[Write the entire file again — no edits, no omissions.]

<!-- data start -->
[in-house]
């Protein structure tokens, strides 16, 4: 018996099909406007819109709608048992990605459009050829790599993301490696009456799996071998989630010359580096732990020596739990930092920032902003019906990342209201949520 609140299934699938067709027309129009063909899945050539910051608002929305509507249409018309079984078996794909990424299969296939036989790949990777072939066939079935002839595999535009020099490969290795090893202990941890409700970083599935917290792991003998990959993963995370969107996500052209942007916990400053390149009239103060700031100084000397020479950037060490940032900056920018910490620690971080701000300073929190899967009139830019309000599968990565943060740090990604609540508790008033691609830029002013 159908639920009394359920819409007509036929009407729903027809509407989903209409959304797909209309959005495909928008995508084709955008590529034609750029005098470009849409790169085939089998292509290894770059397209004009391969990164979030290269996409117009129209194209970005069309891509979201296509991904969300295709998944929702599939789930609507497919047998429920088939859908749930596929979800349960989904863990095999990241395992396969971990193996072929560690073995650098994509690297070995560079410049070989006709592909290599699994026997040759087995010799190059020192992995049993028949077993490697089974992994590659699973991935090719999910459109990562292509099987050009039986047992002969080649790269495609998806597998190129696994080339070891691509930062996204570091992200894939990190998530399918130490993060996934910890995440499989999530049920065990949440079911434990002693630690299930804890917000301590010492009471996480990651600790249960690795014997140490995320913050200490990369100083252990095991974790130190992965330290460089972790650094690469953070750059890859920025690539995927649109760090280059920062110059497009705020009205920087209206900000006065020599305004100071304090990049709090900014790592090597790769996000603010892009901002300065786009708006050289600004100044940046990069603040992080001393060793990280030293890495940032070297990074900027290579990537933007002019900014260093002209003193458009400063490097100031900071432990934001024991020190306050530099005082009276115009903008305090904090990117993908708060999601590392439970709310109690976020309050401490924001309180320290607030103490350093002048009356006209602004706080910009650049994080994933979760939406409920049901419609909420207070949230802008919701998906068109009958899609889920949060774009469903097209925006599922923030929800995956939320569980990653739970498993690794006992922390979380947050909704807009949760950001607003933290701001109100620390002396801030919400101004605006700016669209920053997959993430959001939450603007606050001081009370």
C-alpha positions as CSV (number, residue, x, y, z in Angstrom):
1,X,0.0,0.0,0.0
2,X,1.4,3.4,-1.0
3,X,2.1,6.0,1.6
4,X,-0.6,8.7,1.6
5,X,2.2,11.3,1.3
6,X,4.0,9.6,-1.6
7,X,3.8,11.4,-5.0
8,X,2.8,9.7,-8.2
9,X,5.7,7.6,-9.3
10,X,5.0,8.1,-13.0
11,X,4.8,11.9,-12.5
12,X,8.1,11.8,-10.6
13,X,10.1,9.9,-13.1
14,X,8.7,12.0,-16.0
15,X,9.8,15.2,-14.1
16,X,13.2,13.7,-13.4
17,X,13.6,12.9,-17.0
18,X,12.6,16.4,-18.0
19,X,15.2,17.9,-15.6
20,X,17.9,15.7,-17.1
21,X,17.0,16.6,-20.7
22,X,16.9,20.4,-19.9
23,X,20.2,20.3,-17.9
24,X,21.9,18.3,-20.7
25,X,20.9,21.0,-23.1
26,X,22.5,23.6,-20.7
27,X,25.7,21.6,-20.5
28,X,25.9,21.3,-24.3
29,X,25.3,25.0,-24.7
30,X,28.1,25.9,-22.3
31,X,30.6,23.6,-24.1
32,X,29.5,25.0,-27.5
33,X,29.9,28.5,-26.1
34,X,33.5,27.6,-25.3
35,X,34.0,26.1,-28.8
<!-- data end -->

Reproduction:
[in-house]
């Protein structure tokens, strides 16, 4: 018996099909406007819109709608048992990605459009050829790599993301490696009456799996071998989630010359580096732990020596739990930092920032902003019906990342209201949520 609140299934699938067709027309129009063909899945050539910051608002929305509507249409018309079984078996794909990424299969296939036989790949990777072939066939079935002839595999535009020099490969290795090893202990941890409700970083599935917290792991003998990959993963995370969107996500052209942007916990400053390149009239103060700031100084000397020479950037060490940032900056920018910490620690971080701000300073929190899967009139830019309000599968990565943060740090990604609540508790008033691609830029002013 159908639920009394359920819409007509036929009407729903027809509407989903209409959304797909209309959005495909928008995508084709955008590529034609750029005098470009849409790169085939089998292509290894770059397209004009391969990164979030290269996409117009129209194209970005069309891509979201296509991904969300295709998944929702599939789930609507497919047998429920088939859908749930596929979800349960989904863990095999990241395992396969971990193996072929560690073995650098994509690297070995560079410049070989006709592909290599699994026997040759087995010799190059020192992995049993028949077993490697089974992994590659699973991935090719999910459109990562292509099987050009039986047992002969080649790269495609998806597998190129696994080339070891691509930062996204570091992200894939990190998530399918130490993060996934910890995440499989999530049920065990949440079911434990002693630690299930804890917000301590010492009471996480990651600790249960690795014997140490995320913050200490990369100083252990095991974790130190992965330290460089972790650094690469953070750059890859920025690539995927649109760090280059920062110059497009705020009205920087209206900000006065020599305004100071304090990049709090900014790592090597790769996000603010892009901002300065786009708006050289600004100044940046990069603040992080001393060793990280030293890495940032070297990074900027290579990537933007002019900014260093002209003193458009400063490097100031900071432990934001024991020190306050530099005082009276115009903008305090904090990117993908708060999601590392439970709310109690976020309050401490924001309180320290607030103490350093002048009356006209602004706080910009650049994080994933979760939406409920049901419609909420207070949230802008919701998906068109009958899609889920949060774009469903097209925006599922923030929800995956939320569980990653739970498993690794006992922390979380947050909704807009949760950001607003933290701001109100620390002396801030919400101004605006700016669209920053997959993430959001939450603007606050001081009370």
C-alpha positions as CSV (number, residue, x, y, z in Angstrom):
1,X,0.0,0.0,0.0
2,X,1.4,3.4,-1.0
3,X,2.1,6.0,1.6
4,X,-0.6,8.7,1.6
5,X,2.2,11.3,1.3
6,X,4.0,9.6,-1.6
7,X,3.8,11.4,-5.0
8,X,2.8,9.7,-8.2
9,X,5.7,7.6,-9.3
10,X,5.0,8.1,-13.0
11,X,4.8,11.9,-12.5
12,X,8.1,11.8,-10.6
13,X,10.1,9.9,-13.1
14,X,8.7,12.0,-16.0
15,X,9.8,15.2,-14.1
16,X,13.2,13.7,-13.4
17,X,13.6,12.9,-17.0
18,X,12.6,16.4,-18.0
19,X,15.2,17.9,-15.6
20,X,17.9,15.7,-17.1
21,X,17.0,16.6,-20.7
22,X,16.9,20.4,-19.9
23,X,20.2,20.3,-17.9
24,X,21.9,18.3,-20.7
25,X,20.9,21.0,-23.1
26,X,22.5,23.6,-20.7
27,X,25.7,21.6,-20.5
28,X,25.9,21.3,-24.3
29,X,25.3,25.0,-24.7
30,X,28.1,25.9,-22.3
31,X,30.6,23.6,-24.1
32,X,29.5,25.0,-27.5
33,X,29.9,28.5,-26.1
34,X,33.5,27.6,-25.3
35,X,34.0,26.1,-28.8